Island of the Blue Dolphins
Based on a true story.
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Why read it?
6 authors picked Island of the Blue Dolphins as one of their favorite books. Why do they recommend it?
This winner of the Newbury Medal is another book that gave me the courage to write a book that includes my own invented tribe. The author, Scott O'Dell, also spent his early years in Southern Calif. as did I and much of the described island flora and fauna is reminiscent of Santa Catalina Island. After hunting for otters Karina's tribe misses the first boat that was to take them back to the mainland. When she misses the second one because of an act of bravery, she is fated to survive many years alone which she does with unimaginable courage…
Island of the Blue Dolphins is shelved in the children's books Hall of Fame for a reason. Based on a true story, this book is about twelve-year-old Karana, who is stranded on an island and must learn to survive—for years. I loved reading about how Karana learns to find food and make shelter and how she becomes in tune with nature and the sea. What really hits home is that this is a story about forgiveness, a powerful theme that is also the focus of my own book.
Karana is a twelve-year-old girl when she leaps from a ship that has kidnapped her from the only home she has ever known, the Island of the Blue Dolphins. Back on the island, she is alone, and must fend for herself to survive. This is the classic, Newbery-winning girls’ survival tale, and it packs a punch. Karana’s skills in fishing, hunting, and shelter-building are incredible, but her mental fortitude and bravery are her superpowers, and they inspire all who read about them. Author Scot O’Dell’s factual and plain prose are poetically understated and this—along with the fact that it’s based…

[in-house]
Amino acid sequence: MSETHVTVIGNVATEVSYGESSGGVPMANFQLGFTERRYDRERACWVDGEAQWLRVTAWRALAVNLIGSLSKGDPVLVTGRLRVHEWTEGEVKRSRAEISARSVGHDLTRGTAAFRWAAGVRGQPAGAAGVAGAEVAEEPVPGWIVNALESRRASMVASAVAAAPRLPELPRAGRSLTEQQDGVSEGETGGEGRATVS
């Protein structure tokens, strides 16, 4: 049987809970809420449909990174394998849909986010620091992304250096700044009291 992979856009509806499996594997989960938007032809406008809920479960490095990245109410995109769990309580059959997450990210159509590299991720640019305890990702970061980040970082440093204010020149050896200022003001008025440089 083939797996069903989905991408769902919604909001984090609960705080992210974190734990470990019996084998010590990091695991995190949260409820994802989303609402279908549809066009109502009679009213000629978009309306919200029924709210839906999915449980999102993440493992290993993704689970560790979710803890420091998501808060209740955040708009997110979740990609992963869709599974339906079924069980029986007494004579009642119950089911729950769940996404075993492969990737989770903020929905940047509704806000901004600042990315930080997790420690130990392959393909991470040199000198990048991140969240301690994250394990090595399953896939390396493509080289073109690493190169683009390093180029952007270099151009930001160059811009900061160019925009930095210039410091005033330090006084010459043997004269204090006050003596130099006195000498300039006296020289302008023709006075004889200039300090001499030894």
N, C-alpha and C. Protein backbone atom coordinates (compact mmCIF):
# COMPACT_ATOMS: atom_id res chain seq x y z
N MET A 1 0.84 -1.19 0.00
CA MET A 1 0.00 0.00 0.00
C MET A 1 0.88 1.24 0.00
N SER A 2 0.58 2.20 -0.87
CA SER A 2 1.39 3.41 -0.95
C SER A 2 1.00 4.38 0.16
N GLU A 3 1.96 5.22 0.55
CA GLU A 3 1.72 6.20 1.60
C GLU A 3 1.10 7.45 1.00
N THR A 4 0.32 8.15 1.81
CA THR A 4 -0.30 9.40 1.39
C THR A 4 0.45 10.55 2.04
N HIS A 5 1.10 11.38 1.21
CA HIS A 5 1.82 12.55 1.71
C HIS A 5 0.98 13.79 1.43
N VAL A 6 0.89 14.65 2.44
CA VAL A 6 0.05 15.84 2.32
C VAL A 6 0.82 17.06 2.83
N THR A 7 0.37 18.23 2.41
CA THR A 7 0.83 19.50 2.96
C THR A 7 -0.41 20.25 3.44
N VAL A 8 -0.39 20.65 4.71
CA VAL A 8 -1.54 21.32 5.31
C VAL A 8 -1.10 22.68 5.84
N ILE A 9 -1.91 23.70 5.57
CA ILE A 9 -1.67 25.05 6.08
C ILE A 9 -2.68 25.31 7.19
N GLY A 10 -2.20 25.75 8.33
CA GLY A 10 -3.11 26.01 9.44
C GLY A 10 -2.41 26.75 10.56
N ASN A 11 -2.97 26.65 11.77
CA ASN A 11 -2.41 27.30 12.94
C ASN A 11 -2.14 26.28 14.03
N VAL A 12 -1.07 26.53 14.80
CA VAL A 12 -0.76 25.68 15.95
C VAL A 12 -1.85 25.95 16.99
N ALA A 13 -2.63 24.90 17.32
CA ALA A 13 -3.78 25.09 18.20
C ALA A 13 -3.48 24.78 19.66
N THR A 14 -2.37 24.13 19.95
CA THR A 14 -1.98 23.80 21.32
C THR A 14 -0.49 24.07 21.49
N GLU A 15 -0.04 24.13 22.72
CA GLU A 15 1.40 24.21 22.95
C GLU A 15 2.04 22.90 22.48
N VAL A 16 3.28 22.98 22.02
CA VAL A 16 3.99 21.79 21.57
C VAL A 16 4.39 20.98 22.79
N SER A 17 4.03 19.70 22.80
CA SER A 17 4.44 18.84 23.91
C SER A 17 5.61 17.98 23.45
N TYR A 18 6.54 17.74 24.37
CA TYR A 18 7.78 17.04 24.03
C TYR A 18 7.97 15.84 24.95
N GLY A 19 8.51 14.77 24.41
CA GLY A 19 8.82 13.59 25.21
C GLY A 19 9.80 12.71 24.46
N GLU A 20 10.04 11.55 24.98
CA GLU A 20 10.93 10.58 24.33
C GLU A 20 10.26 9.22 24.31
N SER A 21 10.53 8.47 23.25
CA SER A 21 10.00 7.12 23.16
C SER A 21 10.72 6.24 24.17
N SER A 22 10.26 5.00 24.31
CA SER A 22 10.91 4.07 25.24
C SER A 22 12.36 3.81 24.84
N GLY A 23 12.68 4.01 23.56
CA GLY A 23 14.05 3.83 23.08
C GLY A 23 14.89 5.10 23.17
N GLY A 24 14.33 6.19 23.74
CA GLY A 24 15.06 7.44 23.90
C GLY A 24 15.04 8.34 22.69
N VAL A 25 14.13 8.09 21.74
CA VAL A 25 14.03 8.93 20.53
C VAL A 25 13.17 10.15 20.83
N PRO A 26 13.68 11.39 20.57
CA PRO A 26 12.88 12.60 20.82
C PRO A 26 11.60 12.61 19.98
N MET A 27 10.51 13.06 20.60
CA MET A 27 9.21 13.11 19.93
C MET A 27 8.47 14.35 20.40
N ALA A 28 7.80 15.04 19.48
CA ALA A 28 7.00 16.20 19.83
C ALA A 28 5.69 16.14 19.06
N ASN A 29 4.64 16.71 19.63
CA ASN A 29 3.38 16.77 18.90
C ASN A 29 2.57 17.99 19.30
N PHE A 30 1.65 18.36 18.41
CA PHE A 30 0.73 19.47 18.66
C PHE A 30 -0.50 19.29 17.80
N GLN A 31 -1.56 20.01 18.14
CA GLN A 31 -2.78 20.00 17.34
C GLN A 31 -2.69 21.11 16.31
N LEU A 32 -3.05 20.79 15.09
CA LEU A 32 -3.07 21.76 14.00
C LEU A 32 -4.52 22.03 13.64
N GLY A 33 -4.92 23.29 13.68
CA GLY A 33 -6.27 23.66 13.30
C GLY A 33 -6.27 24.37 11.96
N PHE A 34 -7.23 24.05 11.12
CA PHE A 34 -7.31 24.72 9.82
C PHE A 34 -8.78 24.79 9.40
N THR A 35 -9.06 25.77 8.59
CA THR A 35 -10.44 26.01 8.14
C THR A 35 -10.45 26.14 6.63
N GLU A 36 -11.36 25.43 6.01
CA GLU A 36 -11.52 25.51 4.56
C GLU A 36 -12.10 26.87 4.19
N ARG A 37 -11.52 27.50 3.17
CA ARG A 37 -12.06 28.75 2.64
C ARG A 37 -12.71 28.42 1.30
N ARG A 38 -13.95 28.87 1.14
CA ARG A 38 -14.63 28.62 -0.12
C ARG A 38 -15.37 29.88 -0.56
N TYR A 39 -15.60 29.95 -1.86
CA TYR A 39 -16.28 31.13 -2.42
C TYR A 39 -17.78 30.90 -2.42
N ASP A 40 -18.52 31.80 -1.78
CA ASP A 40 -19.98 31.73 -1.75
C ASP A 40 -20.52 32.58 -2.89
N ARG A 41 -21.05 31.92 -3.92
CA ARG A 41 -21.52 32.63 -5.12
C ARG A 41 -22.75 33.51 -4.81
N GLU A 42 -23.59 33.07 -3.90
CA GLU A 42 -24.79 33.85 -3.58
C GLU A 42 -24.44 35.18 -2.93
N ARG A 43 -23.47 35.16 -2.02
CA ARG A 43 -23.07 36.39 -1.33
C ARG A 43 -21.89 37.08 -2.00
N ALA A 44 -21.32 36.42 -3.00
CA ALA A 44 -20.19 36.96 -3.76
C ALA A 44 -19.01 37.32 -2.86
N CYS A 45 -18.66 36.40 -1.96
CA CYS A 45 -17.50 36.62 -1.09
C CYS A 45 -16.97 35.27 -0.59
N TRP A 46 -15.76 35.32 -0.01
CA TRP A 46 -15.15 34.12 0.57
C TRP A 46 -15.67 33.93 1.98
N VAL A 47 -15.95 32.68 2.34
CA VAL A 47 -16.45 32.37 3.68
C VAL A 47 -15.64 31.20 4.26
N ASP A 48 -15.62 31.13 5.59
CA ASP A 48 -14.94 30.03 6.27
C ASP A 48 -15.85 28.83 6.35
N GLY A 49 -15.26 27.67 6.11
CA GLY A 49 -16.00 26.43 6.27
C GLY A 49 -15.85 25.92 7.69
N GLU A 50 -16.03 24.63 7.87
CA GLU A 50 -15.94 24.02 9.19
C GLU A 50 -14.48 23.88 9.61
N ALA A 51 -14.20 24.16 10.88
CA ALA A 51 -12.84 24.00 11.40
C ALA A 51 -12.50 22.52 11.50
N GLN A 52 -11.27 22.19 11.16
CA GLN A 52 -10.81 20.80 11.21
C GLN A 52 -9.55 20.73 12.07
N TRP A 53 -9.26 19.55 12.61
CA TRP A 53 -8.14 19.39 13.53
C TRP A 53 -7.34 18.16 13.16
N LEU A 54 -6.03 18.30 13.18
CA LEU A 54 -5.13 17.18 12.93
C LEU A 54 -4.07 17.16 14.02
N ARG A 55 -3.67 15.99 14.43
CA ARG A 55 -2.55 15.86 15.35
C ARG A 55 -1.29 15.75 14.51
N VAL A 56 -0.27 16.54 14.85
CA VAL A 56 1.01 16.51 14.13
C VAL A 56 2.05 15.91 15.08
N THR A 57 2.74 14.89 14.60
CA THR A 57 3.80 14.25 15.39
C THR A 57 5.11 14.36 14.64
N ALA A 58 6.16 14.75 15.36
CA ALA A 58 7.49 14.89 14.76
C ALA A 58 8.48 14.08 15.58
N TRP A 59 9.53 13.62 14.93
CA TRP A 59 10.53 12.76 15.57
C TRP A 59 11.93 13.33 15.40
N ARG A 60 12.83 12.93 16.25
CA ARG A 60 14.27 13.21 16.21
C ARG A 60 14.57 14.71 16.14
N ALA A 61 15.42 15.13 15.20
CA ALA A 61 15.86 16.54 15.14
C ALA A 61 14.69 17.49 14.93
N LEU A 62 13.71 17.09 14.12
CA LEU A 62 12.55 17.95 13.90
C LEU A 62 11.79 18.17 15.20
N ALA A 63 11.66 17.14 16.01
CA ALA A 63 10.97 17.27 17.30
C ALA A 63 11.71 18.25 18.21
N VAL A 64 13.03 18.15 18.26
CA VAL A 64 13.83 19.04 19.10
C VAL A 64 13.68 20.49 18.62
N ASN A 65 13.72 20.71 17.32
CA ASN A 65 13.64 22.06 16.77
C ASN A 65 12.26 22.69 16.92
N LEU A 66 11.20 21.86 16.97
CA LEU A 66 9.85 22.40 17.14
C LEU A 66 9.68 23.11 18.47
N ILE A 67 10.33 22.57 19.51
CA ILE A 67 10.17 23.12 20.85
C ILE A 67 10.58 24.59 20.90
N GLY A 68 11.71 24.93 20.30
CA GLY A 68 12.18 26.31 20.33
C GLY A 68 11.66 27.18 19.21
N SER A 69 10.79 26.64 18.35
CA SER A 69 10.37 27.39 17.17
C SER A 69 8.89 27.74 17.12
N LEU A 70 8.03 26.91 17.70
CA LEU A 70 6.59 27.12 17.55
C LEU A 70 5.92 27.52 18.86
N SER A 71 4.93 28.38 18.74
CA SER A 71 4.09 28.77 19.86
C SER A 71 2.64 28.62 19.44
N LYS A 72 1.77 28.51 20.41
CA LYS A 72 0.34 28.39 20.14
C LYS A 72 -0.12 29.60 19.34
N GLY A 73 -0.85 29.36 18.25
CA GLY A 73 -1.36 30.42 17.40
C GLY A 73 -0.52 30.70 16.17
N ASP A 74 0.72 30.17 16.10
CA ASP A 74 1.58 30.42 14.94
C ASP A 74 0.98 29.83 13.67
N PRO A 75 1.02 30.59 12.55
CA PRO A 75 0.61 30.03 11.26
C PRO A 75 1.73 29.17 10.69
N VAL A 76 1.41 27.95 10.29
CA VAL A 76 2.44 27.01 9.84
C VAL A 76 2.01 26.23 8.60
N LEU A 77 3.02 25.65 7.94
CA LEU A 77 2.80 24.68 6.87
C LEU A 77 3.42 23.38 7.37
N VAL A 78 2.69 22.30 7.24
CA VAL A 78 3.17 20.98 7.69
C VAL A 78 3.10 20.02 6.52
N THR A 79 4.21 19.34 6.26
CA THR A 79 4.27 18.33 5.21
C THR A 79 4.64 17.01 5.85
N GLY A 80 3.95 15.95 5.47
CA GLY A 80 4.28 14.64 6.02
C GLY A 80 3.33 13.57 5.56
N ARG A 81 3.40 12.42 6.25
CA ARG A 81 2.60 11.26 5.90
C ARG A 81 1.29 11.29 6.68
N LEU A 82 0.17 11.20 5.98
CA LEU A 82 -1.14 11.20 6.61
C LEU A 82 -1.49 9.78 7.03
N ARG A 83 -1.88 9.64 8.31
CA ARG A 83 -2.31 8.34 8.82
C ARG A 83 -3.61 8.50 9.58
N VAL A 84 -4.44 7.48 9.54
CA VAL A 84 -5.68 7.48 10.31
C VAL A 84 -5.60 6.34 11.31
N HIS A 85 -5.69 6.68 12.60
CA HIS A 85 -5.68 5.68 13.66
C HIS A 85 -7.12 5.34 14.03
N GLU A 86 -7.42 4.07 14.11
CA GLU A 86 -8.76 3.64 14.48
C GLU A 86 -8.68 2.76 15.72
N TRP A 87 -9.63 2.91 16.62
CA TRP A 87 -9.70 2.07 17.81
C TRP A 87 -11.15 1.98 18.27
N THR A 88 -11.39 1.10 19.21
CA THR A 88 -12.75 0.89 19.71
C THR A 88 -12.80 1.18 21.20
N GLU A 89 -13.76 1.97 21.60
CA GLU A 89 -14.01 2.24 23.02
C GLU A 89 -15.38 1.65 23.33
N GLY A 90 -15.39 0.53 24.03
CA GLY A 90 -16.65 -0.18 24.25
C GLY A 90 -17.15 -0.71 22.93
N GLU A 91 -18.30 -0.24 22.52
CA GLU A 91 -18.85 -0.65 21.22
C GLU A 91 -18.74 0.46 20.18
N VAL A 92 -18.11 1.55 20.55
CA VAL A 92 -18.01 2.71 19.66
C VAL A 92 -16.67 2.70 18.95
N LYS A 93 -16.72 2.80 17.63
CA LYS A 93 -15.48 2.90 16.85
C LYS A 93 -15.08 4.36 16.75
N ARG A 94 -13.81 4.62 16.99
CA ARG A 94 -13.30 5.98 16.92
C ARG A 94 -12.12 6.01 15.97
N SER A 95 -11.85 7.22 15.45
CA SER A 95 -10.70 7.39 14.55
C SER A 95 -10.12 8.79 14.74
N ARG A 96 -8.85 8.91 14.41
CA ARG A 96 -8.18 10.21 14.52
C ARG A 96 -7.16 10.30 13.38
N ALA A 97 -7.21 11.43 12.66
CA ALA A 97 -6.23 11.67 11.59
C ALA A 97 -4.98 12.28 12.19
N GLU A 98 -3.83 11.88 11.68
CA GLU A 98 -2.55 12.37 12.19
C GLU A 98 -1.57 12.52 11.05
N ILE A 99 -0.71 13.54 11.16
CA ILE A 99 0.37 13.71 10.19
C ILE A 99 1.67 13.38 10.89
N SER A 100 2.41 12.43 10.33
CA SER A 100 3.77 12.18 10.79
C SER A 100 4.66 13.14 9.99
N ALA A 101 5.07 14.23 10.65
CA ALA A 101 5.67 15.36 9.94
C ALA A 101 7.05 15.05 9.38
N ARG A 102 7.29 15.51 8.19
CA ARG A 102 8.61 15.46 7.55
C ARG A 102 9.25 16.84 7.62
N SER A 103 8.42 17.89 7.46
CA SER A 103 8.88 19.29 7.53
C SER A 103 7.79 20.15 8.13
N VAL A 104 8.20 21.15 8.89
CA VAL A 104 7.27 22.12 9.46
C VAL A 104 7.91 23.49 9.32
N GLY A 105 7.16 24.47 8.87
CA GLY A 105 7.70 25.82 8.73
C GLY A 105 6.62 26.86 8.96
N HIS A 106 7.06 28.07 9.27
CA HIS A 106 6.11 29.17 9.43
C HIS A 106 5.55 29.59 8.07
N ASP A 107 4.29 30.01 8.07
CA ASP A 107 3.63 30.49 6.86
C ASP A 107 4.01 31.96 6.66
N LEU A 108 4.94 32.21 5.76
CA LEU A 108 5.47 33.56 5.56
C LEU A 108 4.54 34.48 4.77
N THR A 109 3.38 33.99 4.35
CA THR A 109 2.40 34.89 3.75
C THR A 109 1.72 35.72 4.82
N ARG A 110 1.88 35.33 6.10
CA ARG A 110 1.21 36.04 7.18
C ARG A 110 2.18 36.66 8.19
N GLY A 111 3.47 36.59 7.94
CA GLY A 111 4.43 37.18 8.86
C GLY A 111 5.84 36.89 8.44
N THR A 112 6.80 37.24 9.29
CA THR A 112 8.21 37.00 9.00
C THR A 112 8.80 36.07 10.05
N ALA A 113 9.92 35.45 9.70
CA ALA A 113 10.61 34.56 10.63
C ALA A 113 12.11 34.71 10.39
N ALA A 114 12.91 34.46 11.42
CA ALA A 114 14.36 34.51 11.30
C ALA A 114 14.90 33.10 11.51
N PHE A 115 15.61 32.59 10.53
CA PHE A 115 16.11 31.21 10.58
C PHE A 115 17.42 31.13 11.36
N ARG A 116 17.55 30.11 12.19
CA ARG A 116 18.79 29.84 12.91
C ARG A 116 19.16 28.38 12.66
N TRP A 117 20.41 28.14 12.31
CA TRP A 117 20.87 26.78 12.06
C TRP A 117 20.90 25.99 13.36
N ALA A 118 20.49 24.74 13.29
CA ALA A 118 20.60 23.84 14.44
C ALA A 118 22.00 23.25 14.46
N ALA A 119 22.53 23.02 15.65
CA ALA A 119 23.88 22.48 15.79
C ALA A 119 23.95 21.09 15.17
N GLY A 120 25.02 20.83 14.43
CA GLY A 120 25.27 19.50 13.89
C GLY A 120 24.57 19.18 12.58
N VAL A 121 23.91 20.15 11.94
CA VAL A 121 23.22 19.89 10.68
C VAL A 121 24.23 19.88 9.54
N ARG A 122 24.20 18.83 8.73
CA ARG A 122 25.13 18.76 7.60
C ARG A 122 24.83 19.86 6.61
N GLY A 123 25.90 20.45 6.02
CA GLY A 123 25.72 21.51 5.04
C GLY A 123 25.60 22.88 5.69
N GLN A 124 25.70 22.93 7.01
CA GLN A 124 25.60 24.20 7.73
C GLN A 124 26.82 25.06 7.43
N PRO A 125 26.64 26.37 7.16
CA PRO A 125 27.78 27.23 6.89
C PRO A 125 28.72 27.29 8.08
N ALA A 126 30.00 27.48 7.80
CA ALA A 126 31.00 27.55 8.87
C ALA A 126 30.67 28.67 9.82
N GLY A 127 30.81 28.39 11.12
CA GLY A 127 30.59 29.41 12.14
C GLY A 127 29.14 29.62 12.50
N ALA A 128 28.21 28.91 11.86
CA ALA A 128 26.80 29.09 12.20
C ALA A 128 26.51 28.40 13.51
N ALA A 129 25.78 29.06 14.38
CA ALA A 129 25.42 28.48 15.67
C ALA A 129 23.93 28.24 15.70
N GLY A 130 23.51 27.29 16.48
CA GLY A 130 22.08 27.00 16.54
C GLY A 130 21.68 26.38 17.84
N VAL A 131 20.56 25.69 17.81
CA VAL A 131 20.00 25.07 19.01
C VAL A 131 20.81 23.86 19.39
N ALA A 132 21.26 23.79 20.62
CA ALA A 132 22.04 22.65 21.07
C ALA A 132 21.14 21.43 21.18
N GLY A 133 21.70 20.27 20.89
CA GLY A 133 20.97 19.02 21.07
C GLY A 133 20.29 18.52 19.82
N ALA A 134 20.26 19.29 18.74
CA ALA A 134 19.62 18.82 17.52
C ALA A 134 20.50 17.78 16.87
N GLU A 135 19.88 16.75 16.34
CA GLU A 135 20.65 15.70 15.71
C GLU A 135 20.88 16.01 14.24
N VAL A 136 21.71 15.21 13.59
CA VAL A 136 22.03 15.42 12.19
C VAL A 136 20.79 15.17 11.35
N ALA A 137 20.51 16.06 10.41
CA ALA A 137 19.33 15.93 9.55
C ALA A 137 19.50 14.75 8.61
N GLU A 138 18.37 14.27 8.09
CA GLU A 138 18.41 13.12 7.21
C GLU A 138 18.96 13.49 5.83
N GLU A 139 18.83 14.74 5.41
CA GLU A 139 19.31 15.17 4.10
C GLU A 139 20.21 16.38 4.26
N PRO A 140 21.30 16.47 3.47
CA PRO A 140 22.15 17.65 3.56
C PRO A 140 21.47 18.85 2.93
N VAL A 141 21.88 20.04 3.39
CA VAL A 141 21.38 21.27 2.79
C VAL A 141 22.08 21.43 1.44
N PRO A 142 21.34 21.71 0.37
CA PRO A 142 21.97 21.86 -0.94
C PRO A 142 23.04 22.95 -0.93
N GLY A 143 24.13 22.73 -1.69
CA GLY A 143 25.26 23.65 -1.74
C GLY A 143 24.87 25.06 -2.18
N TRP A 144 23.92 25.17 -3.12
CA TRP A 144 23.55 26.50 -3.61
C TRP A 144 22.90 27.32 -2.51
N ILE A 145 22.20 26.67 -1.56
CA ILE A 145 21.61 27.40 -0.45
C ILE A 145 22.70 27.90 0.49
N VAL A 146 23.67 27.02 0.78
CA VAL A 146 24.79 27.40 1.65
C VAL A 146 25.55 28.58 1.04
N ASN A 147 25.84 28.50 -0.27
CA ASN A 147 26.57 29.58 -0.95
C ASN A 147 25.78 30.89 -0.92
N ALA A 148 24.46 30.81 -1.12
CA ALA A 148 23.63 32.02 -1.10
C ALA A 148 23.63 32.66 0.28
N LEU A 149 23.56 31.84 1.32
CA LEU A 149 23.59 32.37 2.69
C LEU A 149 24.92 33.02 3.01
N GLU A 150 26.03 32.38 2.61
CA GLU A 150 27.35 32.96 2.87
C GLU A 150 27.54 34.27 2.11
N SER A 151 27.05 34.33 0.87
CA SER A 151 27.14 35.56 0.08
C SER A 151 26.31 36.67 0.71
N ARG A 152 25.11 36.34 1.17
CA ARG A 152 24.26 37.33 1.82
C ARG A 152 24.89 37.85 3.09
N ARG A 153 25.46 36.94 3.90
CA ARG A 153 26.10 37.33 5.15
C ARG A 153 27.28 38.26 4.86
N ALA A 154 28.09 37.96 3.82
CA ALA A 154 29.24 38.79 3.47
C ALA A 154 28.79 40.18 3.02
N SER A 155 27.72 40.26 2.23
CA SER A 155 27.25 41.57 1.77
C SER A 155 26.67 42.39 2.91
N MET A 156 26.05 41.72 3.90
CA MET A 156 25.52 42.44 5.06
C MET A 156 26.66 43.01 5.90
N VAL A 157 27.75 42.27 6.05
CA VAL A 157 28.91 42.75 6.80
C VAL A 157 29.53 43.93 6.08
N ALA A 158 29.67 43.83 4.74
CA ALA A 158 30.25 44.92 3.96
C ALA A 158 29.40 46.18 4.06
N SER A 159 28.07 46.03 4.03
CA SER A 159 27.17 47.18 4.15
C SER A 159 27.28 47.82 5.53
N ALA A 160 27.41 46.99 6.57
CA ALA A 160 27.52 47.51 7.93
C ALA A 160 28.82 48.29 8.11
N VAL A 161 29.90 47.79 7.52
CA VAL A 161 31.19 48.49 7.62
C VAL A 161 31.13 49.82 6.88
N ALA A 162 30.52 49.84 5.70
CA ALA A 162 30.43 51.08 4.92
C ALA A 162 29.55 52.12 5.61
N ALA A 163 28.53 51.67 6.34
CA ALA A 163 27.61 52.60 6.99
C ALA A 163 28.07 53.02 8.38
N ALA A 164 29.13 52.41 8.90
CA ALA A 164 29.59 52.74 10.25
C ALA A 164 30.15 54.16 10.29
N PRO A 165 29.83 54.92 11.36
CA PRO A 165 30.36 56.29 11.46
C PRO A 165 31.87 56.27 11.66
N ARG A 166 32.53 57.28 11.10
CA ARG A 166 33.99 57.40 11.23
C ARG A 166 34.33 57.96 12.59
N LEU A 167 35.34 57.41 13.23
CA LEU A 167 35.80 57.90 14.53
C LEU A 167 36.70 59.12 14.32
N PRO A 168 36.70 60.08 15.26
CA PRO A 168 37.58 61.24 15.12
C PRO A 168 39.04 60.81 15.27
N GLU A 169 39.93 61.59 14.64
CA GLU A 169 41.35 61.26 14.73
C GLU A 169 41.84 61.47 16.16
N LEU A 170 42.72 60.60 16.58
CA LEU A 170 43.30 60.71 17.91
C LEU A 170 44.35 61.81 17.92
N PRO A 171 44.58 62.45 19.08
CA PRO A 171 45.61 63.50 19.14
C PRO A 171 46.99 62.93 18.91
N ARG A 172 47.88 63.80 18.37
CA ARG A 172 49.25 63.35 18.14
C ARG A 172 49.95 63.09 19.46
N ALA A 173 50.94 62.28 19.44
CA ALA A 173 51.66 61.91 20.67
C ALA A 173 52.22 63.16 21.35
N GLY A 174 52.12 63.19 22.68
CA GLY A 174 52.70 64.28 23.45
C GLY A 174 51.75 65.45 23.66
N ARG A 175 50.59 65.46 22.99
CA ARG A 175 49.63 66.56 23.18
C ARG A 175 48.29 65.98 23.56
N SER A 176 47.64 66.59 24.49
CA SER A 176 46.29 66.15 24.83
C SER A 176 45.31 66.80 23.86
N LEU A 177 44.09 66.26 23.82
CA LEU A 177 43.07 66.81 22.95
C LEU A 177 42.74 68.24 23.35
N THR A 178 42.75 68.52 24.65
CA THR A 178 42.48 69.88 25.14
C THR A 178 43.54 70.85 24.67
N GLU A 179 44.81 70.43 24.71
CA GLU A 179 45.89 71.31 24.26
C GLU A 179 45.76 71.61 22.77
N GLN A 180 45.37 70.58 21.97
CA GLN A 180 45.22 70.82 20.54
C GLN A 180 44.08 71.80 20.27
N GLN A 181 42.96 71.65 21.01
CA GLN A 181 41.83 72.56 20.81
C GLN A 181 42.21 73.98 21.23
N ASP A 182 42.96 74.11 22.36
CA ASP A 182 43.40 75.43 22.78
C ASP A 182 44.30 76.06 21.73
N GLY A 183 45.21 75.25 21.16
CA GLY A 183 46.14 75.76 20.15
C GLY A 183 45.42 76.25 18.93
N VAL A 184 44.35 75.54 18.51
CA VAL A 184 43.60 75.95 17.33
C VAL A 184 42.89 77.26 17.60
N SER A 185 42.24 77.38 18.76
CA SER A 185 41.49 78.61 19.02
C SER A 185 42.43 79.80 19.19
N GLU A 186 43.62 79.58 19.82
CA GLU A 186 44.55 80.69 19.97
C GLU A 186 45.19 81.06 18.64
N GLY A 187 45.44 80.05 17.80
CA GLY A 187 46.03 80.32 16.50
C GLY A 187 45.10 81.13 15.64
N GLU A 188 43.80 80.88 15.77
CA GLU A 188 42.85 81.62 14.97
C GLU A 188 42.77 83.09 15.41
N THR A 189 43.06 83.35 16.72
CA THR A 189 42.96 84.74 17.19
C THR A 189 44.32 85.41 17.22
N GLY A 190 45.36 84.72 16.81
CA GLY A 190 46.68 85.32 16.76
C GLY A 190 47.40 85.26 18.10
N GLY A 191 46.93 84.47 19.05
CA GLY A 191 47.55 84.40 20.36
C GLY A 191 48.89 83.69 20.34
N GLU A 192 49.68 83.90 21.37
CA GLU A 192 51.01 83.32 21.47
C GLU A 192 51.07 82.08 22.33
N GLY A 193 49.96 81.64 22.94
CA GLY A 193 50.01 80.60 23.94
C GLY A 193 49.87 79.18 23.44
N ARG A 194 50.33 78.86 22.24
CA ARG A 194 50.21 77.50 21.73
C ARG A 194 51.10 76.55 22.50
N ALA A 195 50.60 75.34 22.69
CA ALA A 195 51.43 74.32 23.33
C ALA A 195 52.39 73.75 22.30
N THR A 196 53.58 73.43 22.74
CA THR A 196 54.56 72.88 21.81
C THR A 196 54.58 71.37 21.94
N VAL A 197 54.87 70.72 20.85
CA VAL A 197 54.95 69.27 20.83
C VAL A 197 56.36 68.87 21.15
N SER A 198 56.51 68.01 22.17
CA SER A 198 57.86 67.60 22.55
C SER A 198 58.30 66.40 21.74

This is the classic adventure/survival story—like Robinson Crusoe or The Swiss Family Robinson—but with a girl doing the adventuring. Karana, a native girl left behind when her tribe leaves their island, must take on traditionally male roles and skills in order to survive, showing that many of “gender specific” activities are merely cultural constructs and that girls are just as smart and resourceful and capable as men. The tendency of male ambition to lead to greed, subjugation, and destruction is unflinchingly shown, serving as a warning to young readers to keep such inclinations in check. It is also a powerful…
This gem of historical fiction that won the Newbery Medal sixty years ago tells the story of a Native American girl who survived alone on an island for eighteen years (St. Nicholas Island, 75 miles off the coast of California). O’Dell focuses on the year that Karana is twelve, who tells her own story in unadorned, affecting prose.
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